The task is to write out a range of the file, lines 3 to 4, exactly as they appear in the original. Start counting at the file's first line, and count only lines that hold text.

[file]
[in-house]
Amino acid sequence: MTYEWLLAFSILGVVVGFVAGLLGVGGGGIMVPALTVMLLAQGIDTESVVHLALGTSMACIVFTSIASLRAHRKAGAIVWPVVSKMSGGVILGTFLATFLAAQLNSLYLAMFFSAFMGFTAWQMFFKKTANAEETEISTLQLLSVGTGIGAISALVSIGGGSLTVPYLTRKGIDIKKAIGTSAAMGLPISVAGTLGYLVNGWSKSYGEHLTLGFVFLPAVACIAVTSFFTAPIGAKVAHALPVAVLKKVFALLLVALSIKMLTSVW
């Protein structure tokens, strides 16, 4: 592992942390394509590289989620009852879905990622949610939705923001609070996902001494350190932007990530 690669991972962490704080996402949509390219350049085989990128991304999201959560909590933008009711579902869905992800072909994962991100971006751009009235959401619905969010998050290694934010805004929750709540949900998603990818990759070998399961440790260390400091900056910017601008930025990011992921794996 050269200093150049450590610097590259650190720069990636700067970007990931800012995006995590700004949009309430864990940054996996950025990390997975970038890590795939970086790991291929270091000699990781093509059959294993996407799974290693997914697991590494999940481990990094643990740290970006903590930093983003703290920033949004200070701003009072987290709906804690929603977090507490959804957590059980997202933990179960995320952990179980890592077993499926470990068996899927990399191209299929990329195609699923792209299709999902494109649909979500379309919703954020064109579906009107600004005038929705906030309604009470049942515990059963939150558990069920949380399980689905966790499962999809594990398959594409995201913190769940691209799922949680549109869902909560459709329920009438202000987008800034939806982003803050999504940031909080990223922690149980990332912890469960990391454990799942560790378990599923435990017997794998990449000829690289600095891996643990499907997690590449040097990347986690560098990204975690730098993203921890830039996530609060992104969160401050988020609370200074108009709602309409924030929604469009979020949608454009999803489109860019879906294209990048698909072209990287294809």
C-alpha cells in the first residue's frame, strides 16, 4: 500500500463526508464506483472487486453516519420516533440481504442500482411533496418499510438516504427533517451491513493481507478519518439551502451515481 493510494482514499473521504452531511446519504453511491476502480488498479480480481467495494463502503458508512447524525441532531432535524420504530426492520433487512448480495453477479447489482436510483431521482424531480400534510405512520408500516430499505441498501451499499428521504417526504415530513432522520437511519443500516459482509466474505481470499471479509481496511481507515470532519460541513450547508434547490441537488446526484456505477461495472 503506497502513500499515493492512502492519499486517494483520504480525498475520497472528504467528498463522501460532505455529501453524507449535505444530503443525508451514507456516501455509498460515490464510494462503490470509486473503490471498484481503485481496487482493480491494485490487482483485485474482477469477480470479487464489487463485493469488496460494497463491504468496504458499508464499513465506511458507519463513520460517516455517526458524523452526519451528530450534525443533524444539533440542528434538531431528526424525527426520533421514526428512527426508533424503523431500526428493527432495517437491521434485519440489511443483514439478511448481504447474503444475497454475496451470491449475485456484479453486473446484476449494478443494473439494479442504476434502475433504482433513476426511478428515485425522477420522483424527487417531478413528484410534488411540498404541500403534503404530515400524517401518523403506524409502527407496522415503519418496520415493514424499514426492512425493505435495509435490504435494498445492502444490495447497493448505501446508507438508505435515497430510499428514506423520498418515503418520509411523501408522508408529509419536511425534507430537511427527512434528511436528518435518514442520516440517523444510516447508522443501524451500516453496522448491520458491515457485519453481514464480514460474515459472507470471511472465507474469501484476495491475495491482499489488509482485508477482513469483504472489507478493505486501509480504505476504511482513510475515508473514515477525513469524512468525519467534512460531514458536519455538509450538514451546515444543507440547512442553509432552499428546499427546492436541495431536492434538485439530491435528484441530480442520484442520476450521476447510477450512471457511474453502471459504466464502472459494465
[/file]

């Protein structure tokens, strides 16, 4: 592992942390394509590289989620009852879905990622949610939705923001609070996902001494350190932007990530 690669991972962490704080996402949509390219350049085989990128991304999201959560909590933008009711579902869905992800072909994962991100971006751009009235959401619905969010998050290694934010805004929750709540949900998603990818990759070998399961440790260390400091900056910017601008930025990011992921794996 050269200093150049450590610097590259650190720069990636700067970007990931800012995006995590700004949009309430864990940054996996950025990390997975970038890590795939970086790991291929270091000699990781093509059959294993996407799974290693997914697991590494999940481990990094643990740290970006903590930093983003703290920033949004200070701003009072987290709906804690929603977090507490959804957590059980997202933990179960995320952990179980890592077993499926470990068996899927990399191209299929990329195609699923792209299709999902494109649909979500379309919703954020064109579906009107600004005038929705906030309604009470049942515990059963939150558990069920949380399980689905966790499962999809594990398959594409995201913190769940691209799922949680549109869902909560459709329920009438202000987008800034939806982003803050999504940031909080990223922690149980990332912890469960990391454990799942560790378990599923435990017997794998990449000829690289600095891996643990499907997690590449040097990347986690560098990204975690730098993203921890830039996530609060992104969160401050988020609370200074108009709602309409924030929604469009979020949608454009999803489109860019879906294209990048698909072209990287294809």
C-alpha cells in the first residue's frame, strides 16, 4: 500500500463526508464506483472487486453516519420516533440481504442500482411533496418499510438516504427533517451491513493481507478519518439551502451515481 493510494482514499473521504452531511446519504453511491476502480488498479480480481467495494463502503458508512447524525441532531432535524420504530426492520433487512448480495453477479447489482436510483431521482424531480400534510405512520408500516430499505441498501451499499428521504417526504415530513432522520437511519443500516459482509466474505481470499471479509481496511481507515470532519460541513450547508434547490441537488446526484456505477461495472 503506497502513500499515493492512502492519499486517494483520504480525498475520497472528504467528498463522501460532505455529501453524507449535505444530503443525508451514507456516501455509498460515490464510494462503490470509486473503490471498484481503485481496487482493480491494485490487482483485485474482477469477480470479487464489487463485493469488496460494497463491504468496504458499508464499513465506511458507519463513520460517516455517526458524523452526519451528530450534525443533524444539533440542528434538531431528526424525527426520533421514526428512527426508533424503523431500526428493527432495517437491521434485519440489511443483514439478511448481504447474503444475497454475496451470491449475485456484479453486473446484476449494478443494473439494479442504476434502475433504482433513476426511478428515485425522477420522483424527487417531478413528484410534488411540498404541500403534503404530515400524517401518523403506524409502527407496522415503519418496520415493514424499514426492512425493505435495509435490504435494498445492502444490495447497493448505501446508507438508505435515497430510499428514506423520498418515503418520509411523501408522508408529509419536511425534507430537511427527512434528511436528518435518514442520516440517523444510516447508522443501524451500516453496522448491520458491515457485519453481514464480514460474515459472507470471511472465507474469501484476495491475495491482499489488509482485508477482513469483504472489507478493505486501509480504505476504511482513510475515508473514515477525513469524512468525519467534512460531514458536519455538509450538514451546515444543507440547512442553509432552499428546499427546492436541495431536492434538485439530491435528484441530480442520484442520476450521476447510477450512471457511474453502471459504466464502472459494465